If you’re wondering how to install steel siding, this article is a great place to start. While the installation is fairly straightforward, it’s helpful to read an overview of the process before you begin. First, you’ll want to gather all the tools necessary to complete the job. Then, become comfortable with the specific installation process according to the style of steel siding selected. If you’re not sure how to install steel siding, continue reading for a better understanding of the task at hand.
Recommended Installation Materials
Having the right tools for the job is essential for a fast, easy, and safe installation. In addition to the steel siding itself, there are certain tools that will make the installation process much easier, including cutting tools, a snap lock punch and notching tool, and fasteners.
There are three types of cutting tools that you’ll want to have on hand. First, you’ll need a slide miter saw with a ferrous metal cutting blade. Diablo, Teryu, and Irwin are among the best brands for this specific cutting tool. In addition, you’ll need a pair of steel snips or heavy-duty hand snips. Midwest Left and Right Offset Aviation Snips are a great example of quality steel snips. Finally, you’ll need nibblers or electric shears for your drill.
Snap Lock Punch/Notching Tool
A notching tool is essential, since it is used to punch a notch in the leg of the crown piece. This notch will allow you snap the piece of siding into a soffit j-channel. While most quality notching tools will work, Malco SL-1 Snap Lock Punch is a great example of a reliable tool.
Either galvanized or anodized screws are acceptable for this project. You’ll want a screw with coarse threads between 1 and 1.5 inches in length. Grabber Fasteners or Bugle Head Phillips Gold Screws are both fine examples. Carpenter nails will also work as fasteners.
You’ll need an assortment of basic building tools for this project, including a cordless drill, caulk gun, blue chalk line, flat bar, utility knife, speed square, flat nose pliers, and measuring tape.
Log Siding Materials
For log siding, materials will consist of a variety of forms, including J-channel, sill trim, 2 ½ inch starter strip, corner base and cap, frieze board, bold window and door trim, and a J-block.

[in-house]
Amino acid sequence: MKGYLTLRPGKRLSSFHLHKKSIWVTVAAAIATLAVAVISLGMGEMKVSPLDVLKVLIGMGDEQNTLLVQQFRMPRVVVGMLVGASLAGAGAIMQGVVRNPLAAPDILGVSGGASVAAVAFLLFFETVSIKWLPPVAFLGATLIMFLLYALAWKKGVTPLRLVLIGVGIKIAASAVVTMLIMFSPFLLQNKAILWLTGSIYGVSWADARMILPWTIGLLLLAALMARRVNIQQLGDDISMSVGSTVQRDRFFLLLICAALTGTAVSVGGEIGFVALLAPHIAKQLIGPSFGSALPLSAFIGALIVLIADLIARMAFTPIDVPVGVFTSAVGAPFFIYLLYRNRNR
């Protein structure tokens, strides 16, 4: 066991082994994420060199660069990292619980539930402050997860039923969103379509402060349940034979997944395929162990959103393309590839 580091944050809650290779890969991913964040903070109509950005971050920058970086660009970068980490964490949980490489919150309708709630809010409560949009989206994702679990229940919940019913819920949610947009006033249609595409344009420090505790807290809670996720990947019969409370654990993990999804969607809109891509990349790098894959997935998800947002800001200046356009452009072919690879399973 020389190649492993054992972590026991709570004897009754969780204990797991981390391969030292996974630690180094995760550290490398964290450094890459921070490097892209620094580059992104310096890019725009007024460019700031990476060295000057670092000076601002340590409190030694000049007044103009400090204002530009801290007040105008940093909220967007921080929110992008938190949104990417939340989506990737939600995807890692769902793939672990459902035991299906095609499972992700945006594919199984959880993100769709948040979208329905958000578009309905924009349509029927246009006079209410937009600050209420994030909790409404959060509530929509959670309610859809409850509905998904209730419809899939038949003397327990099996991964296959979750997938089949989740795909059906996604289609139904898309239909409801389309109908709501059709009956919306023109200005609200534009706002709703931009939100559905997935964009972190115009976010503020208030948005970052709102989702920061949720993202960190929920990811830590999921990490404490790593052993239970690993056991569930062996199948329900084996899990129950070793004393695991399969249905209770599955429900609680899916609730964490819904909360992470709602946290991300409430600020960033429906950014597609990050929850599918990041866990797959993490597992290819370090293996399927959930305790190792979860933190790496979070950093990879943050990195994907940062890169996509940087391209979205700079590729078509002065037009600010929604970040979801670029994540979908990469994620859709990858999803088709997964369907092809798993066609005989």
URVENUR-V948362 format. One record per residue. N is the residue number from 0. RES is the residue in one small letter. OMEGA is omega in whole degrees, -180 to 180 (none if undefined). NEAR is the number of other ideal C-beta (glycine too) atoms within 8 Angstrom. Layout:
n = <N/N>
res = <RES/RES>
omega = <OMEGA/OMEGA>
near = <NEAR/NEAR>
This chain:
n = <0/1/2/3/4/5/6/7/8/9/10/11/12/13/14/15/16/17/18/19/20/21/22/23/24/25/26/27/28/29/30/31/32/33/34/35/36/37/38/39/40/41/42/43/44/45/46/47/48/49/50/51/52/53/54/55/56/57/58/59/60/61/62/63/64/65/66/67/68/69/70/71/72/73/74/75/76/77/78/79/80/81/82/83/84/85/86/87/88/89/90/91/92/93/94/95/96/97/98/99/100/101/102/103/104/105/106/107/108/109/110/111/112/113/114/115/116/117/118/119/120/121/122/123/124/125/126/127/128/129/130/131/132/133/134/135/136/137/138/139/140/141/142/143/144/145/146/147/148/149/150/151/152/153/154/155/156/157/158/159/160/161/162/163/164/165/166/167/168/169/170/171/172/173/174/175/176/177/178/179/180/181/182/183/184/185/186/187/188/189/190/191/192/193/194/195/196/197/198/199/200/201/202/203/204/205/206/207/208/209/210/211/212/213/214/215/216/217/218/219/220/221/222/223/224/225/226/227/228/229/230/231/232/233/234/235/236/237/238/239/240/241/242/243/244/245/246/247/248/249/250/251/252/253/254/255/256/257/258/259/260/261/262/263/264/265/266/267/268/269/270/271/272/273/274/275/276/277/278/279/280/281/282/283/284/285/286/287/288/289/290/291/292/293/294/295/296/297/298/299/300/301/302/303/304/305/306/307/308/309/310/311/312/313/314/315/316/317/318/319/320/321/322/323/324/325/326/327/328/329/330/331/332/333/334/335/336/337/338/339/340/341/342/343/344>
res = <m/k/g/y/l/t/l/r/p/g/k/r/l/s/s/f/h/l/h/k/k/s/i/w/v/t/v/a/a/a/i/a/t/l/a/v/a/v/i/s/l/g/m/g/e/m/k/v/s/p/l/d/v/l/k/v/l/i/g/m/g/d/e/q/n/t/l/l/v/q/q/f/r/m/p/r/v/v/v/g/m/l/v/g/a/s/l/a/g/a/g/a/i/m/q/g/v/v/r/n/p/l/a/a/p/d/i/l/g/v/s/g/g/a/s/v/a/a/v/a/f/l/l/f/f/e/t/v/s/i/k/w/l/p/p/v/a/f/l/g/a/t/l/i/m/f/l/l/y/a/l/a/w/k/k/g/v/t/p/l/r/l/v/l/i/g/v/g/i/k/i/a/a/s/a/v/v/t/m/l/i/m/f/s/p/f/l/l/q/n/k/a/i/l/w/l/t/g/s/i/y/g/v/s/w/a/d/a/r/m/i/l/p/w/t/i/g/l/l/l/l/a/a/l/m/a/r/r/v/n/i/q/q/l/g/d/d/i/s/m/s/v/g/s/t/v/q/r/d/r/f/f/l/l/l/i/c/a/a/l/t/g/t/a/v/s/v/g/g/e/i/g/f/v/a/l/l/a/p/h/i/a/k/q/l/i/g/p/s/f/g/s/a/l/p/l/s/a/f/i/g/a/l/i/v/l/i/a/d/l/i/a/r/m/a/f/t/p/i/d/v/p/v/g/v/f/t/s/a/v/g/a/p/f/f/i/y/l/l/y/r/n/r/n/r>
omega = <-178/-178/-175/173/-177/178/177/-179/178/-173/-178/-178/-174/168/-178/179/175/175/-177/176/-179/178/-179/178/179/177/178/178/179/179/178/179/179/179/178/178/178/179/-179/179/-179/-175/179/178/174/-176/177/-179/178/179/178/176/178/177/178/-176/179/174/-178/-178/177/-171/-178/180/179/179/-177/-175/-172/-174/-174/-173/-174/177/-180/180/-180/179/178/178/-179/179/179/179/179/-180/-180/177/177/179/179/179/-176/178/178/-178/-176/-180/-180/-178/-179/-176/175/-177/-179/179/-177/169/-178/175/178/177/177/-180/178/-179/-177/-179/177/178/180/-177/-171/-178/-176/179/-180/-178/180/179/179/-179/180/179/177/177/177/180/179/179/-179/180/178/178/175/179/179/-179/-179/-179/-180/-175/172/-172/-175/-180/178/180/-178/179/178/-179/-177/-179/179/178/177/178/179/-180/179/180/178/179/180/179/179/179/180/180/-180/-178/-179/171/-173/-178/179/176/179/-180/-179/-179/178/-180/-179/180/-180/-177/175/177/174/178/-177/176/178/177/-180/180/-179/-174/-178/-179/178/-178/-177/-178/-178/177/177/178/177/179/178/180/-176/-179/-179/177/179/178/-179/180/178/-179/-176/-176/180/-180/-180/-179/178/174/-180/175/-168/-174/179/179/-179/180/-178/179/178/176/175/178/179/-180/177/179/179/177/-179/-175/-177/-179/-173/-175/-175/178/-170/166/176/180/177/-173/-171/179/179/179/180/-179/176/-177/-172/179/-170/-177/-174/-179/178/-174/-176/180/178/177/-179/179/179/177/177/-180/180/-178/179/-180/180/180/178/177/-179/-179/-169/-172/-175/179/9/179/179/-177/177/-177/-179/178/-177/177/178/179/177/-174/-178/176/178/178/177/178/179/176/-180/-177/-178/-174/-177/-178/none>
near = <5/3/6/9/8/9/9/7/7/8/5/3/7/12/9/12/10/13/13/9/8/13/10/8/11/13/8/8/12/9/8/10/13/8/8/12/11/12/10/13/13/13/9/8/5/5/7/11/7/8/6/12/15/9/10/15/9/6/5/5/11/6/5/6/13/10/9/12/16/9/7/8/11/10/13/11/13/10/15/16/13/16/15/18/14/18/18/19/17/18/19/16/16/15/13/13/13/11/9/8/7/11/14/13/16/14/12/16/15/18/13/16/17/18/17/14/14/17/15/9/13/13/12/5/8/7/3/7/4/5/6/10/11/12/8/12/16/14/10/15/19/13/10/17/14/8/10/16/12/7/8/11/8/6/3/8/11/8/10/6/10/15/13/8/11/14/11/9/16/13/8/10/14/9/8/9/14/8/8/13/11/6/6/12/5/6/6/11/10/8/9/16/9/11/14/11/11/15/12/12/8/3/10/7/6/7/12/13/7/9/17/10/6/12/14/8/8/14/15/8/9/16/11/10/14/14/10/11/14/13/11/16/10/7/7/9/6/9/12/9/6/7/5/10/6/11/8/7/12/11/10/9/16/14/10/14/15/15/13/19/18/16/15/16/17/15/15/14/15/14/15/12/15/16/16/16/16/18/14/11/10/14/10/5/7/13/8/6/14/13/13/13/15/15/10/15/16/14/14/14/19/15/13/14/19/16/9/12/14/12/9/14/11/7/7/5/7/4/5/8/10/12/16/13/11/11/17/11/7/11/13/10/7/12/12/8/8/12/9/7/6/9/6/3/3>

Board and Batten Materials
For board and batten, siding will include J-channel, bold band board, sill trim, rat stop and starter, corner base and cap, bold window and door trim, and a J-block.
How to Install Steel Siding
For those who are still learning how to install steel siding, the easiest place to begin is at the base of the house. First, remove the steel siding from the box, and cut it into the appropriate length. Make sure you remove the foam before cutting any of your steel siding.
Plan to have your joints about 4 feet apart, and use a slide miter saw to cut siding sections accordingly. Joints can be smaller, such as 2 or 3 feet apart, but they should never be less than 1 foot apart.
Slide a section of siding into the J-channel carefully. Because the J-channel is built with a considerable lip, you’ll feel when the first piece of steel siding clicks into place. If it’s not secure, check again to make sure it is lined up correctly with the J-channel. Place a fastener at the midpoint of the section, and check that both ends are correctly lined up in place. Then, slide the foam backer in behind the panel. Once the backer is in, you can secure each end of the siding section with an additional fastener. Remember, either a nail or screw will work as a fastener.
Work your way across the side of the house horizontally. Each piece should overlap the previous piece by a half inch. Once you finish the first layer, you can begin moving up, simply making sure each piece of siding is locked into place before applying the foam backers and fasteners.
Steel Siding Installation: Extra Tips and Tricks
If the house has exterior outlets, you will need to cut the steel siding accordingly. Never estimate this in advance; wait until the panel is next in line for application before measuring and cutting the siding with snips. Also, be sure to mark the steel siding within an eighth of an inch before cutting.
When working your way around a window using a board and batten design, measure a piece of steel siding that is equal to the height of the window plus 2 inches. Cut a small flap at the bottom and at the top. The piece should fit snugly against the border of the window, overlapped by a small section of existing steel siding. Then, use a drill to fasten the vertical piece in place. Finally, use pliers to bend the overlapping flap around, next to the J-channel, for a seamless finished look.
As you can see, the installation process is straightforward when you have the proper tools. With a little practice, you’ll know how to install steel siding like a pro!